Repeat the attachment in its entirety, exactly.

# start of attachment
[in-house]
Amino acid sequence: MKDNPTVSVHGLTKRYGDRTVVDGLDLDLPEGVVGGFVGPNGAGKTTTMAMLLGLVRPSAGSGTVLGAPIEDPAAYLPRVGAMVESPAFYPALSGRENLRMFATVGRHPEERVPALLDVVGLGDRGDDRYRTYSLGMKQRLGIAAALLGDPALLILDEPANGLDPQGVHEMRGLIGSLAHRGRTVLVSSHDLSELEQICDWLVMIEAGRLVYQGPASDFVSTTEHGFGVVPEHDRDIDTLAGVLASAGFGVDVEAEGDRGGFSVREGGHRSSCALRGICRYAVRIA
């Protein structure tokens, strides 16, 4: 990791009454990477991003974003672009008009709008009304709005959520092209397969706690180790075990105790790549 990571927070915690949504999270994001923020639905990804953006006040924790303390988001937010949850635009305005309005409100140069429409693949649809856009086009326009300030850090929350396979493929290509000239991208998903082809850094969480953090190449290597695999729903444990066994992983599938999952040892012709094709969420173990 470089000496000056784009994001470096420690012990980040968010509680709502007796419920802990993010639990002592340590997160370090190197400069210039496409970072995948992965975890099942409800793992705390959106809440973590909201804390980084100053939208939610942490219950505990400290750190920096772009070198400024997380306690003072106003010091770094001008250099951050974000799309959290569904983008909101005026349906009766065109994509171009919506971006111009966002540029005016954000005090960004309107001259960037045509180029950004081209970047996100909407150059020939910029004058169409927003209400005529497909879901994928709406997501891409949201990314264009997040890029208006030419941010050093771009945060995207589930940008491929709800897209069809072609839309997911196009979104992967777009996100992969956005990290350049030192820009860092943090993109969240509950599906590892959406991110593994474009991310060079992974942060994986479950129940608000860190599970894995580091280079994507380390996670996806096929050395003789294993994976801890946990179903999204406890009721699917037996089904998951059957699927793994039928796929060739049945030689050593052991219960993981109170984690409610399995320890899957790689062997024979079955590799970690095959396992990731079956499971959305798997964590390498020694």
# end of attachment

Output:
[in-house]
Amino acid sequence: MKDNPTVSVHGLTKRYGDRTVVDGLDLDLPEGVVGGFVGPNGAGKTTTMAMLLGLVRPSAGSGTVLGAPIEDPAAYLPRVGAMVESPAFYPALSGRENLRMFATVGRHPEERVPALLDVVGLGDRGDDRYRTYSLGMKQRLGIAAALLGDPALLILDEPANGLDPQGVHEMRGLIGSLAHRGRTVLVSSHDLSELEQICDWLVMIEAGRLVYQGPASDFVSTTEHGFGVVPEHDRDIDTLAGVLASAGFGVDVEAEGDRGGFSVREGGHRSSCALRGICRYAVRIA
């Protein structure tokens, strides 16, 4: 990791009454990477991003974003672009008009709008009304709005959520092209397969706690180790075990105790790549 990571927070915690949504999270994001923020639905990804953006006040924790303390988001937010949850635009305005309005409100140069429409693949649809856009086009326009300030850090929350396979493929290509000239991208998903082809850094969480953090190449290597695999729903444990066994992983599938999952040892012709094709969420173990 470089000496000056784009994001470096420690012990980040968010509680709502007796419920802990993010639990002592340590997160370090190197400069210039496409970072995948992965975890099942409800793992705390959106809440973590909201804390980084100053939208939610942490219950505990400290750190920096772009070198400024997380306690003072106003010091770094001008250099951050974000799309959290569904983008909101005026349906009766065109994509171009919506971006111009966002540029005016954000005090960004309107001259960037045509180029950004081209970047996100909407150059020939910029004058169409927003209400005529497909879901994928709406997501891409949201990314264009997040890029208006030419941010050093771009945060995207589930940008491929709800897209069809072609839309997911196009979104992967777009996100992969956005990290350049030192820009860092943090993109969240509950599906590892959406991110593994474009991310060079992974942060994986479950129940608000860190599970894995580091280079994507380390996670996806096929050395003789294993994976801890946990179903999204406890009721699917037996089904998951059957699927793994039928796929060739049945030689050593052991219960993981109170984690409610399995320890899957790689062997024979079955590799970690095959396992990731079956499971959305798997964590390498020694």